In keeping with its mission to reduce heath disparities, the UNC Center for Health Promotion and Disease Prevention (HPDP) is investigating the links between local sustainable food systems and health. HPDP faculty and staff are beginning innovative research in this area, helping to build a new North Carolina Statewide Action Plan for Building a Local Food Economy and participating in local and regional seminars focused on the connection of food practices and health.
Sustainable agriculture, organic foods, farmers markets and buying local are hot topics in these days, but little work has been done to show whether consuming local and sustainable foods improves overall health.
Through a new Gillings Innovation Lab at HPDP, “Linking Local, Sustainable Farming and Health”, Alice Ammerman, Center Director, is spearheading a team of more than thirty researchers, professionals, state officials, and farmers to tackle a comprehensive project designed to examine whether “eating local” impacts obesity, the environment and economic viability.
Robin Crowder began work as the director of this project in January. Crowder comes to the Center from Bellingham, WA, where she directed a large farmers market and worked as a marketing consultant to health care companies and sustainable businesses.
“The outpouring of support and interest from students and collaborators to join this sustainable agriculture and health project has been tremendous,” said Crowder. “This project capitalizes on the momentum that buying local is building and offers people the opportunity to work with experts in public health, farming, curriculum design, documentary film making, GIS mapping and community organizing.”
In tandem with her sustainable farming and health research Ammerman serves on the advisory committee for the statewide Farm to Fork Initiative, located at the Center for Environmental Farming Systems (CEFS) at NC State University. The initiative is a year-long effort to find out what is needed to develop a sustainable local food economy in North Carolina. Ideas from six regional meetings and 12 workgroups will come together in early March at the state’s first Farm to Fork Summit. The Summit will culminate in a Statewide Action Plan for Building a Local Food Economy.
Within the Farm to Fork Initiative Ammerman has facilitated the workgroup on public health and food access disparities.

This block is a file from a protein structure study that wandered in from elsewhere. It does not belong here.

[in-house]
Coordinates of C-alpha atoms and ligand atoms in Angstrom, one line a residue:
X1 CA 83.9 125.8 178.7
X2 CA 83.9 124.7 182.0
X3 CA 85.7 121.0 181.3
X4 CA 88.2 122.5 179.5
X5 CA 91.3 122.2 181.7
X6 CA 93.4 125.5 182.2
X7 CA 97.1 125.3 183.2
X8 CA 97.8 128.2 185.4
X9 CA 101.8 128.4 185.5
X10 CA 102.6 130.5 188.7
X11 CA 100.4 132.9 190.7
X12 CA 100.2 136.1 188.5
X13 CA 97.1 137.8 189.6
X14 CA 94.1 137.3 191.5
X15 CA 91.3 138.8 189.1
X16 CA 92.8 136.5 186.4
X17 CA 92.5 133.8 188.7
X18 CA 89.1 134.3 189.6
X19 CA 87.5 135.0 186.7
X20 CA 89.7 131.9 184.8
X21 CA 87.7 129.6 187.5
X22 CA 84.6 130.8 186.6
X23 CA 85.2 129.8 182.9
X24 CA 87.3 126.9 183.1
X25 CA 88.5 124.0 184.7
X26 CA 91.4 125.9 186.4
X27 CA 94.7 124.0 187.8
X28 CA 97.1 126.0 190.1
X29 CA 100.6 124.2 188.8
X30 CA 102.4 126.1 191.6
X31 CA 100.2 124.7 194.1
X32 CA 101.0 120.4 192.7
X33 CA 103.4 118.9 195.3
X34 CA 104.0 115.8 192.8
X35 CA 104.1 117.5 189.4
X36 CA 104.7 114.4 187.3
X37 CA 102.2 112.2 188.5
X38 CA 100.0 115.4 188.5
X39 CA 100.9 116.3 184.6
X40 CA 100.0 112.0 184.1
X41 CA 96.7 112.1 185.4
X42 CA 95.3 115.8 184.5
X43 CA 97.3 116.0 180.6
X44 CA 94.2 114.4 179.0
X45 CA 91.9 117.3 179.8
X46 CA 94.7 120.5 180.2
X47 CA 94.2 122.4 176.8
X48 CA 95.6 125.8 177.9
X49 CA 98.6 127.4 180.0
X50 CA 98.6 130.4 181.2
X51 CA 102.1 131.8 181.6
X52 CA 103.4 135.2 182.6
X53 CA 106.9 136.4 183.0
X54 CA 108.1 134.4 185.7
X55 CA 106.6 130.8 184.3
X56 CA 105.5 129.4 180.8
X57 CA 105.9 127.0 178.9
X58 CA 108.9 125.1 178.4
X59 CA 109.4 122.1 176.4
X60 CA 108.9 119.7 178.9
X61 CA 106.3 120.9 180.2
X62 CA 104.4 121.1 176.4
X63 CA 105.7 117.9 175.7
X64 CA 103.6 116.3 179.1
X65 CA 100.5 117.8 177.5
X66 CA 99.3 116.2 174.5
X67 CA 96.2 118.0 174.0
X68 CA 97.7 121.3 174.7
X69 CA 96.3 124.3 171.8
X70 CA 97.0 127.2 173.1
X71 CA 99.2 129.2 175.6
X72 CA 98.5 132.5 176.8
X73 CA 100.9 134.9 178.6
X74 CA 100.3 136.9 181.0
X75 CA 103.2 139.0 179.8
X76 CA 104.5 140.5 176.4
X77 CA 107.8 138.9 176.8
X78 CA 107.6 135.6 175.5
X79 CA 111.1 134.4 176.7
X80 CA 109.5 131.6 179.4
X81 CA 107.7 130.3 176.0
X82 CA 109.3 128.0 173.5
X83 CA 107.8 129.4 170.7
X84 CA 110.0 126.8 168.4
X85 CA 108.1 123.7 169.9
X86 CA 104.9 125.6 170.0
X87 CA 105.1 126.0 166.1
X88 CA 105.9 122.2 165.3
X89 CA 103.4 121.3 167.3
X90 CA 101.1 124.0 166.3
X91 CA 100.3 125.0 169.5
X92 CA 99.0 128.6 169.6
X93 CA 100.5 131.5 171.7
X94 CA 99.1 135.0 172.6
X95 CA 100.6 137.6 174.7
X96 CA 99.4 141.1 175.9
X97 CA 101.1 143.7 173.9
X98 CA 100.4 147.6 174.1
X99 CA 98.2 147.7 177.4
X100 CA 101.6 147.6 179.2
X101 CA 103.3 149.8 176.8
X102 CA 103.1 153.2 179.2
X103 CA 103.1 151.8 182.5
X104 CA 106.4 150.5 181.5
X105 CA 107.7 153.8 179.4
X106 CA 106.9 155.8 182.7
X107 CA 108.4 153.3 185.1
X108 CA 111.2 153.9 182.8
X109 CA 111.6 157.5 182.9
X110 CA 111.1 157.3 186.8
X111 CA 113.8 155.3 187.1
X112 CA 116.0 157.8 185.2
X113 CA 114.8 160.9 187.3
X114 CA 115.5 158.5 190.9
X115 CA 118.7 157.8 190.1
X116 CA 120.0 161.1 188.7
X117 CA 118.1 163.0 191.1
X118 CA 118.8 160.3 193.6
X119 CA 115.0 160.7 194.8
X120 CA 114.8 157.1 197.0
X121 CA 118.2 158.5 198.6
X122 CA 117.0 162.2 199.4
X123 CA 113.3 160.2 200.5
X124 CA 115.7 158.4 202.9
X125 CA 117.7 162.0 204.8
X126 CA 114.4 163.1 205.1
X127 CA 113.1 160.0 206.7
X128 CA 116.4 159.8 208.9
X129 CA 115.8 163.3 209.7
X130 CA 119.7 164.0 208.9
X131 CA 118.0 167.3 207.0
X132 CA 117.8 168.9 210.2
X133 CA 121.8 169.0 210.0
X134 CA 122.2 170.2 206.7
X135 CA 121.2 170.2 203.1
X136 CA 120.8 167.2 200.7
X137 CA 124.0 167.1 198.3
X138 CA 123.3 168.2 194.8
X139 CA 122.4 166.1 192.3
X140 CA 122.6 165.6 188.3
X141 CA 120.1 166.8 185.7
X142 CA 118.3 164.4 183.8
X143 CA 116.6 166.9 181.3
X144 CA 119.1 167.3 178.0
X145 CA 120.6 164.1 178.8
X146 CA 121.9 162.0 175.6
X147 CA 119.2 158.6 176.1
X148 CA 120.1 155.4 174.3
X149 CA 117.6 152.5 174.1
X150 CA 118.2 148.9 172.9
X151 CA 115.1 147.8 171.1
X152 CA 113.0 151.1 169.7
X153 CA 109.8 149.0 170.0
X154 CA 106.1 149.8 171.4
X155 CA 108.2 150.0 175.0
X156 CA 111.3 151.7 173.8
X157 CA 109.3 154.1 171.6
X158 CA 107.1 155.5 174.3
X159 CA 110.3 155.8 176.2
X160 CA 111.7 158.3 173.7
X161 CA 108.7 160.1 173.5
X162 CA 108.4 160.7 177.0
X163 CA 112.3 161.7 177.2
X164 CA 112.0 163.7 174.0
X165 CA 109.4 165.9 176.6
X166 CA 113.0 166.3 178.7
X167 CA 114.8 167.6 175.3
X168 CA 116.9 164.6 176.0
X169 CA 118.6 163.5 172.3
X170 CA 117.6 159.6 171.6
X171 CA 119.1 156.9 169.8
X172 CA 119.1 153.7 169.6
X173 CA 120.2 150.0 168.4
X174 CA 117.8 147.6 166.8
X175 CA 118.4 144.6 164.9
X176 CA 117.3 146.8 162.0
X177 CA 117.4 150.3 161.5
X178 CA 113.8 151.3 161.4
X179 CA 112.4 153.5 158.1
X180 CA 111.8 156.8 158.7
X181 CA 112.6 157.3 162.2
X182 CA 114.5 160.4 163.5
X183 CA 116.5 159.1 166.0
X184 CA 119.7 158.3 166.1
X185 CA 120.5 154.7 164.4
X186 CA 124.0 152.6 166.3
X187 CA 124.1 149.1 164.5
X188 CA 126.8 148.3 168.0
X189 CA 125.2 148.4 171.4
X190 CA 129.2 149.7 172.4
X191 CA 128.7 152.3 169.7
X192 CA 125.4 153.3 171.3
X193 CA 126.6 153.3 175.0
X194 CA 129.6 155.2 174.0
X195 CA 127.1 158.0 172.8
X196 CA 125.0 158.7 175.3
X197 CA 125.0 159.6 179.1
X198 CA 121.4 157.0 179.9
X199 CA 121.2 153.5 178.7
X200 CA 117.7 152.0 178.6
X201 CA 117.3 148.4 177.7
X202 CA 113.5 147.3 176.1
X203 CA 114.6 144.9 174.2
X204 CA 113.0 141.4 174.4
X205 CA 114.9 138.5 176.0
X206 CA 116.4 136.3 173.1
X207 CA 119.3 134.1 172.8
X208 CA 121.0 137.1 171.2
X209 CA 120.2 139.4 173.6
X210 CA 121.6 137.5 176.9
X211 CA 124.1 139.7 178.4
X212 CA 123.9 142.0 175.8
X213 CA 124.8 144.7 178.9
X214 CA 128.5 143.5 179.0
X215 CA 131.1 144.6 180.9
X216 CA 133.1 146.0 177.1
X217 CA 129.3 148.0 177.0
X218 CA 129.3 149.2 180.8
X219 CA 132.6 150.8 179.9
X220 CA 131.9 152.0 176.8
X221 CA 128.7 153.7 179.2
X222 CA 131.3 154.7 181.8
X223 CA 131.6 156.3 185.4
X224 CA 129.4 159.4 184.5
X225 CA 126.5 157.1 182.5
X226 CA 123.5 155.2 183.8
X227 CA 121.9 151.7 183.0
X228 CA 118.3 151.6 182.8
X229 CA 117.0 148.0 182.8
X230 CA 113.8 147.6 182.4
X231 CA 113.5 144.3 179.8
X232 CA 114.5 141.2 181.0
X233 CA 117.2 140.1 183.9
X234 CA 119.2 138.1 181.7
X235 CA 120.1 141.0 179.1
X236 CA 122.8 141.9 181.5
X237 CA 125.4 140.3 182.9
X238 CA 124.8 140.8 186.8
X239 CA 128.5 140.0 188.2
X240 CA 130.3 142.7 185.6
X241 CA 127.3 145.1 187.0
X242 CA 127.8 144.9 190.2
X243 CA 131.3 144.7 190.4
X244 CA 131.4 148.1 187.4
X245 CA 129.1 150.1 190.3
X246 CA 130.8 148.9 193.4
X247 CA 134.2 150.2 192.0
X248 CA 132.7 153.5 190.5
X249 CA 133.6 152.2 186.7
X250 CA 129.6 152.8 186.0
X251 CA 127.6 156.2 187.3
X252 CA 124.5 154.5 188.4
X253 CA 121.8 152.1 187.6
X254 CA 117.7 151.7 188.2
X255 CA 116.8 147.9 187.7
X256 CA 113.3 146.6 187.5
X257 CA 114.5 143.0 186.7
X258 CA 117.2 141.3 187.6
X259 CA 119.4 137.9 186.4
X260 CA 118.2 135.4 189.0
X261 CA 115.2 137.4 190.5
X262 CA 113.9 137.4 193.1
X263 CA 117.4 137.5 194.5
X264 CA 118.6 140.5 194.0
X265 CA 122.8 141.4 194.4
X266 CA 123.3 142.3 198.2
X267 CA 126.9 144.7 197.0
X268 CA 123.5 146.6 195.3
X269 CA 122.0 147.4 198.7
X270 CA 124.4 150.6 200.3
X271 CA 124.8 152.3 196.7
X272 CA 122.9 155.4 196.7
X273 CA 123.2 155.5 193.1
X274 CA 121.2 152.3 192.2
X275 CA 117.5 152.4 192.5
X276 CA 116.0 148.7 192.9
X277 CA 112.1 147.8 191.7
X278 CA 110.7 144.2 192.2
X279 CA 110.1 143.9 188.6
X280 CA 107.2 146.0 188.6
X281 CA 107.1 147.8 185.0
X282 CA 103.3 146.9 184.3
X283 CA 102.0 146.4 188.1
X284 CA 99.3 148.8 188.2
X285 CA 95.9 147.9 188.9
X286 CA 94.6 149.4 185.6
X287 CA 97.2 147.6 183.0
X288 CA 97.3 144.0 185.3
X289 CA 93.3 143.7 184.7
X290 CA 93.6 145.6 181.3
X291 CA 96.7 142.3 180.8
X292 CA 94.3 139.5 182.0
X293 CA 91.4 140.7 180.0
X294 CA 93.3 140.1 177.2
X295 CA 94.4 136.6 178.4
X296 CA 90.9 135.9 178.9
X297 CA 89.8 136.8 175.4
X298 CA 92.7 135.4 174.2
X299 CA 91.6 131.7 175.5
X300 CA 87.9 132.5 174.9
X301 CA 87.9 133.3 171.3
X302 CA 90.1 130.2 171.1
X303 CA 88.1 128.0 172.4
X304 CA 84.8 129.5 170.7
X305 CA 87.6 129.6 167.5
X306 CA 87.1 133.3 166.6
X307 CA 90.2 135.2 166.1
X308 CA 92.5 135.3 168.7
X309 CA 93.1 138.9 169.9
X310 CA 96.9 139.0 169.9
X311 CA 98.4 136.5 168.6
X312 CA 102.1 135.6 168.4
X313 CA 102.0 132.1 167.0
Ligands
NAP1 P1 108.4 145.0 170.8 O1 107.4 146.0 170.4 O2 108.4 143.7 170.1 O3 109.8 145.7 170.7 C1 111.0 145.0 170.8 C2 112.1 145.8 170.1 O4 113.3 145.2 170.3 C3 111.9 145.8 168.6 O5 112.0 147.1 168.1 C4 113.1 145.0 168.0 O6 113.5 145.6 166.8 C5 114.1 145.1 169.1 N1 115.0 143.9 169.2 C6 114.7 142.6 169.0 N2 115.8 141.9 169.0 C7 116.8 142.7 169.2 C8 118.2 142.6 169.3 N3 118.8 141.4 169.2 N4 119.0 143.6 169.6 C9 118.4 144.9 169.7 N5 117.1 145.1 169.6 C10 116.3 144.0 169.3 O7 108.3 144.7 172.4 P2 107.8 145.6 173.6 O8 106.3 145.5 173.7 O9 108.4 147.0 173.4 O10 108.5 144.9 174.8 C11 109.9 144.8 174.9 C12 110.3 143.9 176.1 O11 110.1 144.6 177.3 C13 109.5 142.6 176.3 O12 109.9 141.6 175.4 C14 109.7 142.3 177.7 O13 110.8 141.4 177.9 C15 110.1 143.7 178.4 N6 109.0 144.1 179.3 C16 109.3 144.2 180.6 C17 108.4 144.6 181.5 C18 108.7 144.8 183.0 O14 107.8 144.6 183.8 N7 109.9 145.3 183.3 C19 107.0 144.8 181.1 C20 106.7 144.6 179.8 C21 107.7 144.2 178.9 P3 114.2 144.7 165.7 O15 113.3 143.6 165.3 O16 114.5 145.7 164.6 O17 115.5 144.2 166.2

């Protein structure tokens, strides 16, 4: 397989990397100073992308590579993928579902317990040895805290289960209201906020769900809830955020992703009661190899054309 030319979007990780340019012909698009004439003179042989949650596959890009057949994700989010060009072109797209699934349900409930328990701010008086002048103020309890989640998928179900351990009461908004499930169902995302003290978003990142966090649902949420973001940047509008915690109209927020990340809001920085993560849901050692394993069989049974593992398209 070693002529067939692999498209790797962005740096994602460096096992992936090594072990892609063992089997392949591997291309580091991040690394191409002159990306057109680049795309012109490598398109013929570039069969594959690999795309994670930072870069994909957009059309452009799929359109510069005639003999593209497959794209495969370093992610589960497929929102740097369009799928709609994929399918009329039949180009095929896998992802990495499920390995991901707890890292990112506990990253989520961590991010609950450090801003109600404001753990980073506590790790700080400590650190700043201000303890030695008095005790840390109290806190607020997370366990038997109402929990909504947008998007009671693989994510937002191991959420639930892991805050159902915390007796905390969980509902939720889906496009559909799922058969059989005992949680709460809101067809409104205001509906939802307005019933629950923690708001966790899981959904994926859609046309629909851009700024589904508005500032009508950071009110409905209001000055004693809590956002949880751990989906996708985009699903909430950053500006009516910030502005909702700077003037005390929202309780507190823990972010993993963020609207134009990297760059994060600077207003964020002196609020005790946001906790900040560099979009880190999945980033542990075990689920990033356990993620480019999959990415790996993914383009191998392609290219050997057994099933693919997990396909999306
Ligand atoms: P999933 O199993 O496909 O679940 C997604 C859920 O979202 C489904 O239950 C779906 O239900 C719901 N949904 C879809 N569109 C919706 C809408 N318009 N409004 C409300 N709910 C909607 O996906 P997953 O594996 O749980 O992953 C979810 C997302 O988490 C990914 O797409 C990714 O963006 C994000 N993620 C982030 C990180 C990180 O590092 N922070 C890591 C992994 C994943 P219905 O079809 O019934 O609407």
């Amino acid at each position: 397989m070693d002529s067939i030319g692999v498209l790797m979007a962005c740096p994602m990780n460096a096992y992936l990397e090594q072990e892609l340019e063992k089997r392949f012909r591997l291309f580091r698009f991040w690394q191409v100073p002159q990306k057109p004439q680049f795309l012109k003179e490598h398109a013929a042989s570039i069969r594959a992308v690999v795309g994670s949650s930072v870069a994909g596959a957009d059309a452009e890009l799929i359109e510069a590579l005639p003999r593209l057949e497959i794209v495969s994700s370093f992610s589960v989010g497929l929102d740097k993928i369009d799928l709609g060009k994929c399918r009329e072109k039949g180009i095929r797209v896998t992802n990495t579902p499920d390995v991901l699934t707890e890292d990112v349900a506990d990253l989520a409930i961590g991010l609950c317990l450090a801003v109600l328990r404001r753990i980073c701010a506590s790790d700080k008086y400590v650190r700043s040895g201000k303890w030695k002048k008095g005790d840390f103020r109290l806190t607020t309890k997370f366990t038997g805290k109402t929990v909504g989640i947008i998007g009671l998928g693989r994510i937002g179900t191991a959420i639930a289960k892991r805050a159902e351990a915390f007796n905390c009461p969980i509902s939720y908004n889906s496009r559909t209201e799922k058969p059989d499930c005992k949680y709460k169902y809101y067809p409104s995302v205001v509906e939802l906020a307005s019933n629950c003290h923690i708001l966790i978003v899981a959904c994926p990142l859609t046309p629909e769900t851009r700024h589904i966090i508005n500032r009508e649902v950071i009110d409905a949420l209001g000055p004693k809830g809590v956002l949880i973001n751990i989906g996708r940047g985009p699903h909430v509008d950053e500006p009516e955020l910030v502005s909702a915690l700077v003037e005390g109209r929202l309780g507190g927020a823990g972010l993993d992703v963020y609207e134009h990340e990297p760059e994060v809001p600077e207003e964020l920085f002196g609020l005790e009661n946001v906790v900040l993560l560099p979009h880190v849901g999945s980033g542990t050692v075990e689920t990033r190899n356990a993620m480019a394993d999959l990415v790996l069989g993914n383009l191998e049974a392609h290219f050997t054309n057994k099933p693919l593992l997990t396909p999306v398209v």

“The Farm to Fork Initiative will help to move North Carolina forward in terms of the triple bottom line of health promotion, broadly defined as environmental stewardship, sustainable economic development and social justice,” said Ammerman. “HPDP’s focus on health disparities, community-based participatory research, and broad multi-disciplinary collaborations around research translation and dissemination make us well positioned to contribute significantly to these efforts.”
Other local conferences and seminars in the upcoming months further highlight the growing interest in local sustainable food systems.
A six-part Sustainable Food Systems Seminar Series, sponsored by the Robertson Collaboration Fund, will alternate locations between UNC-Chapel Hill and Duke University. On March 18 Ammerman will partner with Nancy Creamer of CEFS and Robin Kohanowich of Central Carolina Community College’s Agriculture program to discuss education and outreach related to sustainable agriculture and public health.
Dottie Holland and Charles Price from the UNC Department of Anthropology, will describe the work of the Center for Integrating Research and Action (CIRA) at part of seminar series at HPDP that focuses on community-based participatory research. CIRA brings together university-based researchers and community leaders to collaborate on producing knowledge and strategies to advance social justice in North Carolina and beyond. One example of CIRA’s work is the development of a partnership between grassroots and nonprofit leaders from three “persistently poor” regions around the state in a collaboration that now focuses on sustainable agriculture.
Following is a listing of upcoming local events on sustainable agriculture.
|CIRA, Food, and Project Documentation
|Center for Health Promotion and Disease Prevention, UNC Kellogg Health Scholars Program and Carolina Center for Public Service
|Room 236, 1700 Martin Luther King Blvd., Chapel Hill
|Sustainable Food Systems Seminar Series
|Robertson Collaboration Fund
|Alternates between UNC-CH and Duke
|Remaining dates are Feb 18, Mar 4, Mar 18, Apr 1
|Real Food Real Medicine
|UNC FLO Foods and NC Naturopathic Physicians
|UNC Friday Center
|Feb 27-Mar 1
|Farm to Fork Summit
|Center for Environmental Farming Systems
Date: February 9, 2009